The U.S. delegation was not available for comment, but the Americans had said Monday that their government cannot support any program that seems to promote abortion. The United States also prefers that adolescents practice abstinence instead of using condoms to avoid pregnancy.

U.S. support for population programs is important for the region. Earlier this month, the Bush administration blocked $34 million in funds appropriated by Congress for the U.N. Population Fund.

* __

On the Net:

Copyright © 2002, The Associated Press


Explosion Sparks Israel Fuel Plant Blaze

By Associated Press

December 17, 2002, 7:14 AM EST

JERUSALEM -- An explosion set off a large fire in a compound of petrochemical plants in the northern port city of Haifa on Tuesday, sending a huge cloud of gray smoke over the Mediterranean.

Haifa's fire chief said he believed the blast was caused by an accident.

There has been growing concern in Israel that Palestinian militants will carry out a "mega attack" by targeting an oil refinery or fuel depot.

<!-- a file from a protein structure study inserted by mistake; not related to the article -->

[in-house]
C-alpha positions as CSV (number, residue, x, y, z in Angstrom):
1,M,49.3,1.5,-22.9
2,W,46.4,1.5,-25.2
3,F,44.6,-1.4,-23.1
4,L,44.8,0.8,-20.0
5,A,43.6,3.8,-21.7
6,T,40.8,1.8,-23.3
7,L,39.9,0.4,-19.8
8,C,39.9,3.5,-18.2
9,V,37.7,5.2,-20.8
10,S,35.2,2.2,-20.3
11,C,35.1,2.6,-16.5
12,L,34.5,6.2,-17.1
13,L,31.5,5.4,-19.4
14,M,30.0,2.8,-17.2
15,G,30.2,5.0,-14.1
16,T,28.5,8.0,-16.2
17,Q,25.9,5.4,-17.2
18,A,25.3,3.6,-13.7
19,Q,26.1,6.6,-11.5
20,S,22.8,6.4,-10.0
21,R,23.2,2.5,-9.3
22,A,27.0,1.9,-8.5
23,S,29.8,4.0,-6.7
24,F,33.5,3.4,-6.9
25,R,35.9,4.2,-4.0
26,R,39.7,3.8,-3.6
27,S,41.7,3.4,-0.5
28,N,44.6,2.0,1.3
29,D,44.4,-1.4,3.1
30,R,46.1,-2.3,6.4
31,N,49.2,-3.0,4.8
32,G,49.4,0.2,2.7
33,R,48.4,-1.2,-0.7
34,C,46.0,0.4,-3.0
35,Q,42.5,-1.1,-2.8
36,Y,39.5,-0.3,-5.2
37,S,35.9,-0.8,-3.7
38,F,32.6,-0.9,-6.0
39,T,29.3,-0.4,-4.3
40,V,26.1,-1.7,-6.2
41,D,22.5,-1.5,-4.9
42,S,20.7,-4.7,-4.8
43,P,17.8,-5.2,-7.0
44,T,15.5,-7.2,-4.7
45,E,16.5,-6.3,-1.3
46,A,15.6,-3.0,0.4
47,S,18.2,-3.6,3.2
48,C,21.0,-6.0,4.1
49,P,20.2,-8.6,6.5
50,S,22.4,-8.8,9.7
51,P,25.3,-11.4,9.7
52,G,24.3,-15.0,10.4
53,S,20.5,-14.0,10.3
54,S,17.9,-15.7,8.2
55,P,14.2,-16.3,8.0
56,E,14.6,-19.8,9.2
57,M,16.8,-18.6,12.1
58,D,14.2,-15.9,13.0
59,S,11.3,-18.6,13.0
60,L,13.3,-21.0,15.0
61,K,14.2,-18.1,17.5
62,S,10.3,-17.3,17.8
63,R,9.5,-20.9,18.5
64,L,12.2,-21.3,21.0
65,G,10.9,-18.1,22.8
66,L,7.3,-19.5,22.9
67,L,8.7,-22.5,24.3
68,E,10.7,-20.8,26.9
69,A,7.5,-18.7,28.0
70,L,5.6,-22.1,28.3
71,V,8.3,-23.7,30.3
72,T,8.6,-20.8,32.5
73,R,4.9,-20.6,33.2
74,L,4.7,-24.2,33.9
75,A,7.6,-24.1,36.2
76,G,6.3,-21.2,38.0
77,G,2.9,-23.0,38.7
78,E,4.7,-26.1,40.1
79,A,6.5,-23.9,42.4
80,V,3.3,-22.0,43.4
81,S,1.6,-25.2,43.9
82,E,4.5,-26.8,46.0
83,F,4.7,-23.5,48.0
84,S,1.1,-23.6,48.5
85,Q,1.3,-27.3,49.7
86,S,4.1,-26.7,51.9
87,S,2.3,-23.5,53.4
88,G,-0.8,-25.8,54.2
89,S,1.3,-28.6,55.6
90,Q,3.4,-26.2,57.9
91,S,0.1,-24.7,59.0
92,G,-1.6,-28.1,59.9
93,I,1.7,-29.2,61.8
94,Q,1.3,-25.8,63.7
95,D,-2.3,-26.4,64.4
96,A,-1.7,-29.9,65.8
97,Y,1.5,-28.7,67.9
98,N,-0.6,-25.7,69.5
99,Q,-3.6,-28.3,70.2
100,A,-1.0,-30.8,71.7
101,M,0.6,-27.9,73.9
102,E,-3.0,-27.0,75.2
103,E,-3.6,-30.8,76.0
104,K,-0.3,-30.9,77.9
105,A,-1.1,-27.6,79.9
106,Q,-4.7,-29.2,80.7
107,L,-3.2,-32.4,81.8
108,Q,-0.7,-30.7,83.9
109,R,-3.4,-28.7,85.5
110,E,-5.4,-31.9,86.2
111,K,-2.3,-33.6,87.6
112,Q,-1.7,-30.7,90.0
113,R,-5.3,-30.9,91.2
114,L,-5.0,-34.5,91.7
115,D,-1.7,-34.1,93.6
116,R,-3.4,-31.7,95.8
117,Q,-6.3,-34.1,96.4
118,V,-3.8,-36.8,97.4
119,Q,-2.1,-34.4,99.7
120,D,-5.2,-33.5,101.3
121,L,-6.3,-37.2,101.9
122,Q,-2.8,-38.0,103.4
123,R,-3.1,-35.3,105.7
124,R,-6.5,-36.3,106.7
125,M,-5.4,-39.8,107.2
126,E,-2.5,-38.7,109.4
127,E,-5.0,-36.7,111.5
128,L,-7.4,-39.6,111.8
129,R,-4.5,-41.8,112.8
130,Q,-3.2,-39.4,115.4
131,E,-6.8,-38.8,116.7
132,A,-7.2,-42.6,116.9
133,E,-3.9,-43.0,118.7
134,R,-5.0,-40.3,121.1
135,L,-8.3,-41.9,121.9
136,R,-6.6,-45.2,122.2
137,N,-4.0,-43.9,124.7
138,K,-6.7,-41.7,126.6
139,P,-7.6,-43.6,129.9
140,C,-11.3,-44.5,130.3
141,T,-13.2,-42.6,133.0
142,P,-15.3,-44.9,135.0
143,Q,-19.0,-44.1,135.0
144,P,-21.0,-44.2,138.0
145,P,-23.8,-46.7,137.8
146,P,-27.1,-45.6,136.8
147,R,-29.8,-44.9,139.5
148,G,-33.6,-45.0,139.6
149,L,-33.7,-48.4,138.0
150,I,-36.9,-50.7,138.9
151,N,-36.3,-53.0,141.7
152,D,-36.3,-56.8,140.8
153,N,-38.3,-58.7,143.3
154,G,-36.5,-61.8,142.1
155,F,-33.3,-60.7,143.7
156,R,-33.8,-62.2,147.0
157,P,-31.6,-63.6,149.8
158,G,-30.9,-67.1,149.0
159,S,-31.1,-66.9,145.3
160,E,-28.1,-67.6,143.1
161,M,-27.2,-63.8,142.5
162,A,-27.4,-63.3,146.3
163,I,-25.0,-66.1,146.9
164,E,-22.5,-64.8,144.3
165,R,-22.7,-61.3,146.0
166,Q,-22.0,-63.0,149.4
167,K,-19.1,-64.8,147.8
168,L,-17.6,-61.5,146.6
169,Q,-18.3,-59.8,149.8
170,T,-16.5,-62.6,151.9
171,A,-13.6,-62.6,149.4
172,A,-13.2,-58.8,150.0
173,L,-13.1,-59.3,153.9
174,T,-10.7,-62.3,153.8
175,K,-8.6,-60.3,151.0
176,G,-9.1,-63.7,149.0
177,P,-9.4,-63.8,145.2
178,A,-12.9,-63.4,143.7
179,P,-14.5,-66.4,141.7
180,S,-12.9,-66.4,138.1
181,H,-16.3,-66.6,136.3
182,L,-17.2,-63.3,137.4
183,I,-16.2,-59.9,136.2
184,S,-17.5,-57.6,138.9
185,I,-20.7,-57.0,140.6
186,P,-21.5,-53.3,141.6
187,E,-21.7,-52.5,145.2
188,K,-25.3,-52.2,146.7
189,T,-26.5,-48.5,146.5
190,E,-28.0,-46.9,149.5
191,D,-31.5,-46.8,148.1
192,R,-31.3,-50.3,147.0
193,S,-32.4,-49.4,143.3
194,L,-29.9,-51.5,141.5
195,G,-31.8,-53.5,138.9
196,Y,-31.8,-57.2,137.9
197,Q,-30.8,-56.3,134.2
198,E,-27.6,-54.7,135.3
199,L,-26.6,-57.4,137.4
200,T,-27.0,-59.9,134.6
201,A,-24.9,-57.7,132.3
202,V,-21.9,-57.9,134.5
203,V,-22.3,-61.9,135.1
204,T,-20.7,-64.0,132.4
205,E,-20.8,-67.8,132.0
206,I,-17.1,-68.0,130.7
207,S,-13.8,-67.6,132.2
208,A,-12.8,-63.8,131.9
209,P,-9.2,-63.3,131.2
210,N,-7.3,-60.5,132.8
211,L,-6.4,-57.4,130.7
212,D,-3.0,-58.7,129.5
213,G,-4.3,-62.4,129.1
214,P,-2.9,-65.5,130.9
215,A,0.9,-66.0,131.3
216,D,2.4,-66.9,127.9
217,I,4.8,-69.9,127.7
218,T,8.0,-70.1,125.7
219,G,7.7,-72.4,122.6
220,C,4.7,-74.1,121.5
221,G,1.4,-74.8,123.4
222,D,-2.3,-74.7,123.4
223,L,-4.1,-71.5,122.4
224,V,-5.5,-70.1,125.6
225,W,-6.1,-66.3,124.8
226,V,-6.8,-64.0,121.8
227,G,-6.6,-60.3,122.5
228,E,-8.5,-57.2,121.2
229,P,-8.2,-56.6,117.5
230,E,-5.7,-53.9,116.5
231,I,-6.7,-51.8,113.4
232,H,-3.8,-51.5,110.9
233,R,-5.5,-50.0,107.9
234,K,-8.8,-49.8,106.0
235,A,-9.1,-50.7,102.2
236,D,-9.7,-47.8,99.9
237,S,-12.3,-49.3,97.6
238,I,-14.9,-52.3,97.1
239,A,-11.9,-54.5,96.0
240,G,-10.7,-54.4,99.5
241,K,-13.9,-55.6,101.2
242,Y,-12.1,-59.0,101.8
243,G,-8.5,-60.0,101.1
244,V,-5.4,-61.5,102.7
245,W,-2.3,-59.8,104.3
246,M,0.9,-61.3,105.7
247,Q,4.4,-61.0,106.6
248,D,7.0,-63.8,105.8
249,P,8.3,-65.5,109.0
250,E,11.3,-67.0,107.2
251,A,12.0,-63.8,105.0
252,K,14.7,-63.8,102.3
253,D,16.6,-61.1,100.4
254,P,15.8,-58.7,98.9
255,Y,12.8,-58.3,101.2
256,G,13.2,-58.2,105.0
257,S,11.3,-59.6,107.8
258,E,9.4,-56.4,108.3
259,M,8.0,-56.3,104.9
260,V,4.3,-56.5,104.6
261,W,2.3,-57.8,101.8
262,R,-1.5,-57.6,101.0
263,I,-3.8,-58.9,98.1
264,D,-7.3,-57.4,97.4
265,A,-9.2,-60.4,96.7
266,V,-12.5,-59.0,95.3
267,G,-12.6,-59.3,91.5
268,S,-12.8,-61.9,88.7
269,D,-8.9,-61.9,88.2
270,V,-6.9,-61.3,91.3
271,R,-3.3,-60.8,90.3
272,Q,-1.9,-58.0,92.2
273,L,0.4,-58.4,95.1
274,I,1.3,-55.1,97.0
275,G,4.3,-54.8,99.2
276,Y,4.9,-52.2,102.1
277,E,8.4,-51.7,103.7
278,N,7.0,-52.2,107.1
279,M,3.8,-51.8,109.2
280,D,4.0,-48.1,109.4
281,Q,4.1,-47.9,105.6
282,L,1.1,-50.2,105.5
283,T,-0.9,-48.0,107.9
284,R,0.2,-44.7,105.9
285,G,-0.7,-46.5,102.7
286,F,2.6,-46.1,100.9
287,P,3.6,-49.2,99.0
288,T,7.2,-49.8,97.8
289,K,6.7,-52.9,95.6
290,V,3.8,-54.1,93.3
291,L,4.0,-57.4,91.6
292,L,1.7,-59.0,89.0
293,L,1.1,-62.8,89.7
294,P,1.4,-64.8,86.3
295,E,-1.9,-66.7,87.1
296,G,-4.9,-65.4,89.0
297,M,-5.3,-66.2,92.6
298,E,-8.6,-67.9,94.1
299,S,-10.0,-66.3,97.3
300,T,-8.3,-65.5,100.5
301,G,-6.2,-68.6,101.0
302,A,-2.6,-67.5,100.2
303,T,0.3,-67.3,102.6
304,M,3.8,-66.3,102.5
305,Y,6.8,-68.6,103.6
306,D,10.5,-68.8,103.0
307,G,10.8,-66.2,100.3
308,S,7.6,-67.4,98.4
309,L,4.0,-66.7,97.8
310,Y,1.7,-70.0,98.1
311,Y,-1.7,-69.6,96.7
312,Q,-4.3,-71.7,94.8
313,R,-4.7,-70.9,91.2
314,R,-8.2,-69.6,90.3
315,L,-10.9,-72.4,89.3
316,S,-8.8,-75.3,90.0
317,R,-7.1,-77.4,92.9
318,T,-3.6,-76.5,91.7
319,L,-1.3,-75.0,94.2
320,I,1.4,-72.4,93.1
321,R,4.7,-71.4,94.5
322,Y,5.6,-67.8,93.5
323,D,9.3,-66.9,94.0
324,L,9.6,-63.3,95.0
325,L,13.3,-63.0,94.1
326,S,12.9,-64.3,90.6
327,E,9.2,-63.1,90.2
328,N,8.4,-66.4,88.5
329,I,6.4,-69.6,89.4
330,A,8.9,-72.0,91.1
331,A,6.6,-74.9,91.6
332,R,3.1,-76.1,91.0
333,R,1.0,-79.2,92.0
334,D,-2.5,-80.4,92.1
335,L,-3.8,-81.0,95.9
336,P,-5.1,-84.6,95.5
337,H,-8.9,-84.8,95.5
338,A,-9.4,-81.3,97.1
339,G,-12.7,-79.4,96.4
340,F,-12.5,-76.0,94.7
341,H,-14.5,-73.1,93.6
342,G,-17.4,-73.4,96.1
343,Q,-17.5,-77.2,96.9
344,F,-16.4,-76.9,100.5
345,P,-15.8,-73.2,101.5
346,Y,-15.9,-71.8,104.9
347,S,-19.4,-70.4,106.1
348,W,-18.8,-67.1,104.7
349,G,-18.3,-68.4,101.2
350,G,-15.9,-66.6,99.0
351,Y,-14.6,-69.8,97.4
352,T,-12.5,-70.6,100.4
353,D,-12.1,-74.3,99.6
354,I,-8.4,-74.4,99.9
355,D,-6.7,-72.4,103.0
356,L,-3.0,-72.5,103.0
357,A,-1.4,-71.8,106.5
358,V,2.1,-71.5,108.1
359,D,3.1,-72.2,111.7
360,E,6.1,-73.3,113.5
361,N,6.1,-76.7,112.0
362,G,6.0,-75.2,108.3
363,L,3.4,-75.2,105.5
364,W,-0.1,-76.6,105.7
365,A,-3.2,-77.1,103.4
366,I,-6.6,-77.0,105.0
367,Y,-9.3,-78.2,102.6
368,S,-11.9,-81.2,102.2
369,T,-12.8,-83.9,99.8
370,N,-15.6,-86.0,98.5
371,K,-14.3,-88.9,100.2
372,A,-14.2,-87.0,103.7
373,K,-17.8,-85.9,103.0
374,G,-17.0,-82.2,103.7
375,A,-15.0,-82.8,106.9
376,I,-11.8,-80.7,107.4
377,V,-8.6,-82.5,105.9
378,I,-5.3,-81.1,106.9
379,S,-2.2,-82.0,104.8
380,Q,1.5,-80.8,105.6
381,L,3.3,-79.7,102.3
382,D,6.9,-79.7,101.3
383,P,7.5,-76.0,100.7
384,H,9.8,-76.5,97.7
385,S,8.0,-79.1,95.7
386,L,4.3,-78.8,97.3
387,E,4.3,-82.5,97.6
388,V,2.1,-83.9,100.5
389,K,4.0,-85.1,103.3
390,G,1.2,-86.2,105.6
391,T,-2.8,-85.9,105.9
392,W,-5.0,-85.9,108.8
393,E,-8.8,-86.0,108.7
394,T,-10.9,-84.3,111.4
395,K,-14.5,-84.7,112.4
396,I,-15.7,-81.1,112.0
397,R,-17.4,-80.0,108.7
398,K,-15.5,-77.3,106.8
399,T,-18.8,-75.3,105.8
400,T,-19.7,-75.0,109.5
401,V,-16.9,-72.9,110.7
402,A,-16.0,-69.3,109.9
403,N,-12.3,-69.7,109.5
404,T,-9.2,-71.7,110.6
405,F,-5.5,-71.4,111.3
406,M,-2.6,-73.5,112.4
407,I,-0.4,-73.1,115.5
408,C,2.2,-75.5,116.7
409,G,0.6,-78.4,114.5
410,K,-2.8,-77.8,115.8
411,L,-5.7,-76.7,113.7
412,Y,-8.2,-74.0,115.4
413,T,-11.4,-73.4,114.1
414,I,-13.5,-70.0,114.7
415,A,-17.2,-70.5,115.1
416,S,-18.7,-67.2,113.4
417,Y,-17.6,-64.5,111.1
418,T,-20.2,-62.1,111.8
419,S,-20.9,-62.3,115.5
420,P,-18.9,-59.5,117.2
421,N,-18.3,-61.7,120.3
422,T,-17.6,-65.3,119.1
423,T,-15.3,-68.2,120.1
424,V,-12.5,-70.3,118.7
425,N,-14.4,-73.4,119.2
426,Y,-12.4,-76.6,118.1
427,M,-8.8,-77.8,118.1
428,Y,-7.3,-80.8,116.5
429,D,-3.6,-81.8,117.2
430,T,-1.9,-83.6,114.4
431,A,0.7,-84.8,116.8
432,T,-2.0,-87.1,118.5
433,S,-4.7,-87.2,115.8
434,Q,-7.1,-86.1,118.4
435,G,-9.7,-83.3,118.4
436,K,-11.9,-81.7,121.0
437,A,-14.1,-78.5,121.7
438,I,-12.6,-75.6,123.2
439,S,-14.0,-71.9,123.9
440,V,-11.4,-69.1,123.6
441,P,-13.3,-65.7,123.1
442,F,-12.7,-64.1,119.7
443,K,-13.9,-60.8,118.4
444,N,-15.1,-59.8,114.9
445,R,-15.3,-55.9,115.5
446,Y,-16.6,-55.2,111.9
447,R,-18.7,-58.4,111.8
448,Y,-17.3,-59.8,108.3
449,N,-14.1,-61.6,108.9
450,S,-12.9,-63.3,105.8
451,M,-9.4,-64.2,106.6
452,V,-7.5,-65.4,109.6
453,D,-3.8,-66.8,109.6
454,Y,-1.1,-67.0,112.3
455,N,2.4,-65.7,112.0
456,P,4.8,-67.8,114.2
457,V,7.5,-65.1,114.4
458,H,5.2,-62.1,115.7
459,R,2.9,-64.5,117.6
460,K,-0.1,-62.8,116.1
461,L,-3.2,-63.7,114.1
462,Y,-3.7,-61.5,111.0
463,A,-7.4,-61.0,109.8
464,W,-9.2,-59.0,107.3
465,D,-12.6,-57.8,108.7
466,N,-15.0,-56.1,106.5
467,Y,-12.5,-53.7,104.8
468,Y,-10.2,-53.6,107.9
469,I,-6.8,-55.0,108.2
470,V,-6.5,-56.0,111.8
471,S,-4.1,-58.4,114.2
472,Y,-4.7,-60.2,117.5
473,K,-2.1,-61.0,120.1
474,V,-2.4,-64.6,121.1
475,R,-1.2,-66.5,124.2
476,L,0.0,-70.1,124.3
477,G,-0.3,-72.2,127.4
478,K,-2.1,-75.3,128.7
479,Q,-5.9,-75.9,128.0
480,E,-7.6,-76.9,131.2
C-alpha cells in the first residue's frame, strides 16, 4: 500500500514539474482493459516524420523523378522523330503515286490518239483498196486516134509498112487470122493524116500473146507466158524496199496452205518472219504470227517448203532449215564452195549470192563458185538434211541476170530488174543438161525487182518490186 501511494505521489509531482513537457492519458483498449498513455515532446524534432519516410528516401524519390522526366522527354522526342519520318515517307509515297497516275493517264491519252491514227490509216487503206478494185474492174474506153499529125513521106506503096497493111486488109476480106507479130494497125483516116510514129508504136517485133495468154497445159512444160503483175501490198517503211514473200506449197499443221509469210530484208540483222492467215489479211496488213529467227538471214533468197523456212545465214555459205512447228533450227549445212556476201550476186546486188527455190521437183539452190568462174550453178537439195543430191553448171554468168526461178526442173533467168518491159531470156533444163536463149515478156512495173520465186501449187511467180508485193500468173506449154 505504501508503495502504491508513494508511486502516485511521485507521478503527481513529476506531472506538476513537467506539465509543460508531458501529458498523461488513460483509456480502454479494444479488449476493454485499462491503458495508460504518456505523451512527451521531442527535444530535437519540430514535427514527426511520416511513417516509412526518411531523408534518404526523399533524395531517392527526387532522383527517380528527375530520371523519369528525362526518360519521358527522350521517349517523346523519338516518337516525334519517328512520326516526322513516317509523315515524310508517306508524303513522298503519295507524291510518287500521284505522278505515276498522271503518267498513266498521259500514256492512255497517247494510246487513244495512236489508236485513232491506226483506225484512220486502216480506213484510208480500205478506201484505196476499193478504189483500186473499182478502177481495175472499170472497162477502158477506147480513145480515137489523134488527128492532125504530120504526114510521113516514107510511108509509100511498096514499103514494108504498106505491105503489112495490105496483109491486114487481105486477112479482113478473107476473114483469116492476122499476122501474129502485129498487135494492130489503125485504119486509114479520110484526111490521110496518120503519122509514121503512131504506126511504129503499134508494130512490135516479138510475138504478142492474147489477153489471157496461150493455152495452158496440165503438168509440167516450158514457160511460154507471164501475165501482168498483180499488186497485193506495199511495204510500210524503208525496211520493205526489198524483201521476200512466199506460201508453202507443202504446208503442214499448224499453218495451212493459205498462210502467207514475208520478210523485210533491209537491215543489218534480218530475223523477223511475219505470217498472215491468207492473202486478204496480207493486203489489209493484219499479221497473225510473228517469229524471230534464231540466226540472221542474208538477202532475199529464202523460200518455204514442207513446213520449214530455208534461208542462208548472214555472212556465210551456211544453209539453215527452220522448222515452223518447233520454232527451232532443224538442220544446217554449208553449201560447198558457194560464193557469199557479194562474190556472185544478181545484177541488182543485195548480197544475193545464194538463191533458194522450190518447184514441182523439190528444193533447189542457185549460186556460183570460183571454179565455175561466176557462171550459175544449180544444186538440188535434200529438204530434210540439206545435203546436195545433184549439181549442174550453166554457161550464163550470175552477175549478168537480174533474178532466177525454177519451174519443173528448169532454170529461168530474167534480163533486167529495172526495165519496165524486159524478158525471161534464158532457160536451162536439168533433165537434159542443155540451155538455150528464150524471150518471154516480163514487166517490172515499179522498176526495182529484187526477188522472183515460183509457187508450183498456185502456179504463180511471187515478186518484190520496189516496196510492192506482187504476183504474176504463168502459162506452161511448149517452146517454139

In May, Palestinian militants attached a bomb to a fuel truck, setting off an explosion after the vehicle drove into a large fuel depot in central Israel. At the time, the fire did not spread. Members of the Islamic militant group Hamas were later arrested in the failed attack.

Tuesday's explosion went off at about 6:40 a.m. at a fertilizer factory in Haifa Bay, and three warehouses quickly went up in smoke. Firefighters from all over northern Israel rushed to the scene, trying to keep the fire from spreading to nearby petrochemical plants and oil refineries, police said.

"There was an explosion, that is the first report we got," said the area's fire chief, Gershon Zalderman. He said that while investigators were not ruling out any explanations, they believed the blast was caused by an accident.

The fire caused huge morning rush hour traffic jams in Haifa, since the industrial compound is close to the coastal road, the main thoroughfare.

Copyright © 2002, The Associated Press


Flesh-Eating Bacteria Hits Calif. Marine Base

Mon Dec 16, 5:25 PM ET Add Top Stories - Reuters to My Yahoo!

SAN DIEGO, Calif. (Reuters) - A flesh-eating bacteria has killed at least one young recruit at the Marine Corps Recruit Depot in San Diego, California and made 100 others ill, military officials said on Monday.